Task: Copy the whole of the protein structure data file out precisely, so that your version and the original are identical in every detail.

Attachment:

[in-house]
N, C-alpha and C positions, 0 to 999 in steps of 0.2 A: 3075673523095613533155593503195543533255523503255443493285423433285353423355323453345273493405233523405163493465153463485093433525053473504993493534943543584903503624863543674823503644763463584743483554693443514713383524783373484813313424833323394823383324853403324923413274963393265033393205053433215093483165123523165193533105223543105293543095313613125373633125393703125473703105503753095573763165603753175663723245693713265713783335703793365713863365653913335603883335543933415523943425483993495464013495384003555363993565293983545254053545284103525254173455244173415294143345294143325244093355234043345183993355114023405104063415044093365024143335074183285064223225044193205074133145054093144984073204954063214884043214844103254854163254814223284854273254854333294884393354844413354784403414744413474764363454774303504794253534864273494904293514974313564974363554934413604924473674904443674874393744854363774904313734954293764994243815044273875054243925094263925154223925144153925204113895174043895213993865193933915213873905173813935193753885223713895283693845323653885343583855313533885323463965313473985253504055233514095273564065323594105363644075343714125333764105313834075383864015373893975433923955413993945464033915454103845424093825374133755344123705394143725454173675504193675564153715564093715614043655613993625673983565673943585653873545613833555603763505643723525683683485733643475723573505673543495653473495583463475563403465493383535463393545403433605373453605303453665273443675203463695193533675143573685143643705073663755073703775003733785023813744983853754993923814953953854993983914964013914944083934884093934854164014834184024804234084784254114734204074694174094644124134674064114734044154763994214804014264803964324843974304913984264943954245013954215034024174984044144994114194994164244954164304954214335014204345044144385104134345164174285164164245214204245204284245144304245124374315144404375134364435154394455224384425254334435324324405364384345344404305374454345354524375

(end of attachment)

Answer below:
[in-house]
N, C-alpha and C positions, 0 to 999 in steps of 0.2 A: 3075673523095613533155593503195543533255523503255443493285423433285353423355323453345273493405233523405163493465153463485093433525053473504993493534943543584903503624863543674823503644763463584743483554693443514713383524783373484813313424833323394823383324853403324923413274963393265033393205053433215093483165123523165193533105223543105293543095313613125373633125393703125473703105503753095573763165603753175663723245693713265713783335703793365713863365653913335603883335543933415523943425483993495464013495384003555363993565293983545254053545284103525254173455244173415294143345294143325244093355234043345183993355114023405104063415044093365024143335074183285064223225044193205074133145054093144984073204954063214884043214844103254854163254814223284854273254854333294884393354844413354784403414744413474764363454774303504794253534864273494904293514974313564974363554934413604924473674904443674874393744854363774904313734954293764994243815044273875054243925094263925154223925144153925204113895174043895213993865193933915213873905173813935193753885223713895283693845323653885343583855313533885323463965313473985253504055233514095273564065323594105363644075343714125333764105313834075383864015373893975433923955413993945464033915454103845424093825374133755344123705394143725454173675504193675564153715564093715614043655613993625673983565673943585653873545613833555603763505643723525683683485733643475723573505673543495653473495583463475563403465493383535463393545403433605373453605303453665273443675203463695193533675143573685143643705073663755073703775003733785023813744983853754993923814953953854993983914964013914944083934884093934854164014834184024804234084784254114734204074694174094644124134674064114734044154763994214804014264803964324843974304913984264943954245013954215034024174984044144994114194994164244954164304954214335014204345044144385104134345164174285164164245214204245204284245144304245124374315144404375134364435154394455224384425254334435324324405364384345344404305374454345354524375